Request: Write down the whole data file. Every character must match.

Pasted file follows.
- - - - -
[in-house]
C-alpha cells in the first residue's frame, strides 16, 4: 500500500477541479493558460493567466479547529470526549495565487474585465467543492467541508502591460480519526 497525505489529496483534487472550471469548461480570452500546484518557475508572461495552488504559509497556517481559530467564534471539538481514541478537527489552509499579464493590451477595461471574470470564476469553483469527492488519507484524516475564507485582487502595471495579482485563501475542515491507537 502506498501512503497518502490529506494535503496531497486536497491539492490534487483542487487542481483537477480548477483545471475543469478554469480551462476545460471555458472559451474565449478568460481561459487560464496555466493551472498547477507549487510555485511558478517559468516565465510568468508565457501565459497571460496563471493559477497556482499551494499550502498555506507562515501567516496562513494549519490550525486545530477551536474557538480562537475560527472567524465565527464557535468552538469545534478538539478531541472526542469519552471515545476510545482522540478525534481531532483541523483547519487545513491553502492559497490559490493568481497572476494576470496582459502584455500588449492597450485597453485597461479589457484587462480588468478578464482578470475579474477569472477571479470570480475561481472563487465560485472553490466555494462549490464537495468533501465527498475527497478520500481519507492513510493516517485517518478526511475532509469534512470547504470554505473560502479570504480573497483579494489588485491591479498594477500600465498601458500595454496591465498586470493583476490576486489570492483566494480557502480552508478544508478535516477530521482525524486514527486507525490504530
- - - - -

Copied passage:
[in-house]
C-alpha cells in the first residue's frame, strides 16, 4: 500500500477541479493558460493567466479547529470526549495565487474585465467543492467541508502591460480519526 497525505489529496483534487472550471469548461480570452500546484518557475508572461495552488504559509497556517481559530467564534471539538481514541478537527489552509499579464493590451477595461471574470470564476469553483469527492488519507484524516475564507485582487502595471495579482485563501475542515491507537 502506498501512503497518502490529506494535503496531497486536497491539492490534487483542487487542481483537477480548477483545471475543469478554469480551462476545460471555458472559451474565449478568460481561459487560464496555466493551472498547477507549487510555485511558478517559468516565465510568468508565457501565459497571460496563471493559477497556482499551494499550502498555506507562515501567516496562513494549519490550525486545530477551536474557538480562537475560527472567524465565527464557535468552538469545534478538539478531541472526542469519552471515545476510545482522540478525534481531532483541523483547519487545513491553502492559497490559490493568481497572476494576470496582459502584455500588449492597450485597453485597461479589457484587462480588468478578464482578470475579474477569472477571479470570480475561481472563487465560485472553490466555494462549490464537495468533501465527498475527497478520500481519507492513510493516517485517518478526511475532509469534512470547504470554505473560502479570504480573497483579494489588485491591479498594477500600465498601458500595454496591465498586470493583476490576486489570492483566494480557502480552508478544508478535516477530521482525524486514527486507525490504530